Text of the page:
Partial Hip Replacement in Gilbert AZ
With a partial hip replacement, also called a hemiarthroplasty, only the patients femoral head (top of thigh bone) is replaced. The prosthetic component will rotate in the natural hip socket. This procedure is used for patients who do not need replacement of the joint socket (acetabulum).
How is the partial hip replacement different from total hip replacement?
The partial hip replacement surgery is less invasive than total hip replacement. With the partial procedure, only the ball of the femur must be replaced, and the joint socket is left alone. This surgery is used for patients who require replacement of the femoral head.
What are the reasons for a partial hip replacement?
Breaking or fracturing a hip can lead to breaks through the femur, which often displaces the femoral head. When the fracture occurs within the hip joint, it is called a femoral neck fracture. The upper portion of the femur is surrounded by muscle, and it has better blood supply than the neck. The partial hip replacement is used to repair damage that occurs after these injuries. A fracture of the femoral head or neck can lead to significant pain and loss of normal function.
Usually, patients who are good candidates for a partial hip replacement are those who have no significant underlying arthritis and people with healthy cartilage. A partial hip replacement is seldom used for patients with serious hip damage. Another use of a partial hip procedure is to repair damage in patients who already have a total hip replacement.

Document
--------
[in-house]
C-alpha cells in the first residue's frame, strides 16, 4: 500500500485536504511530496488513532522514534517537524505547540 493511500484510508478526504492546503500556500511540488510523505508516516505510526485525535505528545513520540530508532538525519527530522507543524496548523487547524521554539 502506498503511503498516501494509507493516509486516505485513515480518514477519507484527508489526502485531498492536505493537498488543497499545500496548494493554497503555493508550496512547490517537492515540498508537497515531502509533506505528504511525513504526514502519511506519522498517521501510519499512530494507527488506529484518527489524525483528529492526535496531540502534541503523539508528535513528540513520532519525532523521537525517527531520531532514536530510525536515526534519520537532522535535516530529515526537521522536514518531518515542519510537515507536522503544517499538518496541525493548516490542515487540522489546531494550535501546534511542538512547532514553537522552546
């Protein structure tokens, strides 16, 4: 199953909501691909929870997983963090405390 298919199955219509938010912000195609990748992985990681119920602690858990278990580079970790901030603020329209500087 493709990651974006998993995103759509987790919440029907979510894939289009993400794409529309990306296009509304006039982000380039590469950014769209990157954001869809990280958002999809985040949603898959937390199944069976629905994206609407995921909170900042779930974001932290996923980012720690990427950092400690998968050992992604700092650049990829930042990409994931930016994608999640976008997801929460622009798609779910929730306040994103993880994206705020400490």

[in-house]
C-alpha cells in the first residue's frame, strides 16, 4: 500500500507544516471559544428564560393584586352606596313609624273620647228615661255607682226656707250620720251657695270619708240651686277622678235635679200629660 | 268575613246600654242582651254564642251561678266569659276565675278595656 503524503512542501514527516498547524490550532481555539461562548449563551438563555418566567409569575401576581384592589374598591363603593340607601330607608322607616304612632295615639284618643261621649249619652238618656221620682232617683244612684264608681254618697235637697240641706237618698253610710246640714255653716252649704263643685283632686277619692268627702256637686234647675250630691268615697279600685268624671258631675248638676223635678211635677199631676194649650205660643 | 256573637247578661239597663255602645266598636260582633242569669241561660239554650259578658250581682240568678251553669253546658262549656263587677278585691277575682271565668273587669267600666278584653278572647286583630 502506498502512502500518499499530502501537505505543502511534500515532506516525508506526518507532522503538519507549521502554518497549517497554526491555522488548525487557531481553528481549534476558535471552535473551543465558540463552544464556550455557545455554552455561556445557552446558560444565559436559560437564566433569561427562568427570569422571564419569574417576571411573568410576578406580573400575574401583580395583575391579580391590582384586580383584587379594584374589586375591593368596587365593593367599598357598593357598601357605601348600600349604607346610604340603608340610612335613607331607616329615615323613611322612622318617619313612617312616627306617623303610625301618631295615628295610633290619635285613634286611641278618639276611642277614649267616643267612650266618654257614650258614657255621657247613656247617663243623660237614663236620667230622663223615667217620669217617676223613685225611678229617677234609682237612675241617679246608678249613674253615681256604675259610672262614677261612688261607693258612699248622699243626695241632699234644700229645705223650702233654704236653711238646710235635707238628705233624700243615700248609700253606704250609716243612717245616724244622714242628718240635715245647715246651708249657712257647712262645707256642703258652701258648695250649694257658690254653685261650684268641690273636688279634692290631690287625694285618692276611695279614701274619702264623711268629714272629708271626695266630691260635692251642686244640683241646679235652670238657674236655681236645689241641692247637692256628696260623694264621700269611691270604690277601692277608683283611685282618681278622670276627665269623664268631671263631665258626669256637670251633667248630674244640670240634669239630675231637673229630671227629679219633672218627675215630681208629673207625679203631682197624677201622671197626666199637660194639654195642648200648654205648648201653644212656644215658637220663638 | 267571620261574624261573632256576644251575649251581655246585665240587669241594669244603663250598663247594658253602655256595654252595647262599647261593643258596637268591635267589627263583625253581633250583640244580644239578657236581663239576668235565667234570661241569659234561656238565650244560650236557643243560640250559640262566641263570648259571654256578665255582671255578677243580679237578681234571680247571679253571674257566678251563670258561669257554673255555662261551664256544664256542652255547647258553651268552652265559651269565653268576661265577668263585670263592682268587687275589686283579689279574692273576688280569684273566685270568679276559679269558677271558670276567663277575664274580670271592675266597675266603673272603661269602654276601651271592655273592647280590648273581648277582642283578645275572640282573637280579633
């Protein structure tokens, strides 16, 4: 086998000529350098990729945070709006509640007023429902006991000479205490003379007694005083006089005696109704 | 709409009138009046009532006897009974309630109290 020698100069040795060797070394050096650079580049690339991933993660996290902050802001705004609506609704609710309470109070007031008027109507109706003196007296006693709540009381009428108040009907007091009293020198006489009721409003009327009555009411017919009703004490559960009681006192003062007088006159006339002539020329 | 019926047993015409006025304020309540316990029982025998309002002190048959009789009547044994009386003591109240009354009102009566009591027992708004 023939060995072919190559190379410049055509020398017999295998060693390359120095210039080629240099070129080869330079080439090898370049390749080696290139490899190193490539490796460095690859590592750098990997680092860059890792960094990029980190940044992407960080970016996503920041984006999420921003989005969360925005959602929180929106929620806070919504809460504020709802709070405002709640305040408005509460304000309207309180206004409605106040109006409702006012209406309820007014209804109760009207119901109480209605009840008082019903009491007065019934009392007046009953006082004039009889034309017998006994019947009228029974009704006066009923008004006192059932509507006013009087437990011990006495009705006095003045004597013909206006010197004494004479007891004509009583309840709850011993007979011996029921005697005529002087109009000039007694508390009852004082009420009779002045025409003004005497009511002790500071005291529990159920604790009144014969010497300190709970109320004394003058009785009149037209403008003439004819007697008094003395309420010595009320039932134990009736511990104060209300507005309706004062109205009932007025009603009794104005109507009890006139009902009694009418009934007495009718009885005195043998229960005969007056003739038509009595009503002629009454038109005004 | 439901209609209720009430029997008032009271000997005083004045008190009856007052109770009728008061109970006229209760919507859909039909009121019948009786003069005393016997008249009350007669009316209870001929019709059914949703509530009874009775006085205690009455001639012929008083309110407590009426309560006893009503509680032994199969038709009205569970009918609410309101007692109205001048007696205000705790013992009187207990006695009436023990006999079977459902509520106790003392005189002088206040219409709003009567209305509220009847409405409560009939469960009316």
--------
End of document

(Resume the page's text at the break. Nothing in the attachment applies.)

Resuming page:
Can elderly people have this procedure?
Intracapsular fractures of the femur account for the majority of fractures in older patients. The goal of surgery is to return the patient to his/her pre-fracture functional state. Partial hip replacement was studied in older people in a recent clinical study. Researchers found that all study participants returned to their pre-fracture level of activity after the procedure. In addition, they found that hemiarthropasty was a viable option for people age 70 years and older.
How do I prepare for surgery?
Before hip surgery, you need to arrange someone to drive you home from the hospital, and have someone ready to stay with you for a few days. You will need to prepare your home for discharge. Some things to do include:
- Remove all loose cords and rugs from walking areas.
- Secure safety handrails in bath/shower and along stairways.
- Have pre-made meals and drinks available.
- Have a firm recliner chair or chair with ottoman.
- Purchase a raised toilet seat.
What can I expect during recovery?
After a partial hip replacement, a nurse monitors you in the recovery room for 45-75 minutes. Once you are stable and awake, you will be moved to a room or discharged home. Discharge depends on your unique situation, your health status, and the surgeon’s preference. You may need to stay in the hospital for 1-2 nights. You will begin passive range of motion exercises with the help of a physical therapist, and nurses administer pain medications to ease postoperative pain.
Once you are home, you must keep the incisions clean and dry, and avoid soaking in a tub or pool until wounds are healed. Expect to use a walker or crutches for a few days. Physical therapy is used to improve hip strength, flexibility, and range of motion. The Mesa orthopedic surgeon encourages frequent movement to prevent blood clots and improve recovery.
The top orthopedic surgeons in Arizona are at OSPI, serving Mesa, Gilbert, Chandler, Tempe, Queen Creek and surrounding areas. Call today!
Marya SKS, Thurkral R, & Singh C (2008). Prosthetic replacement in femoral neck fracture in the elderly: Results and review of the literature. Ind J Orthop, 42(1), 61-67.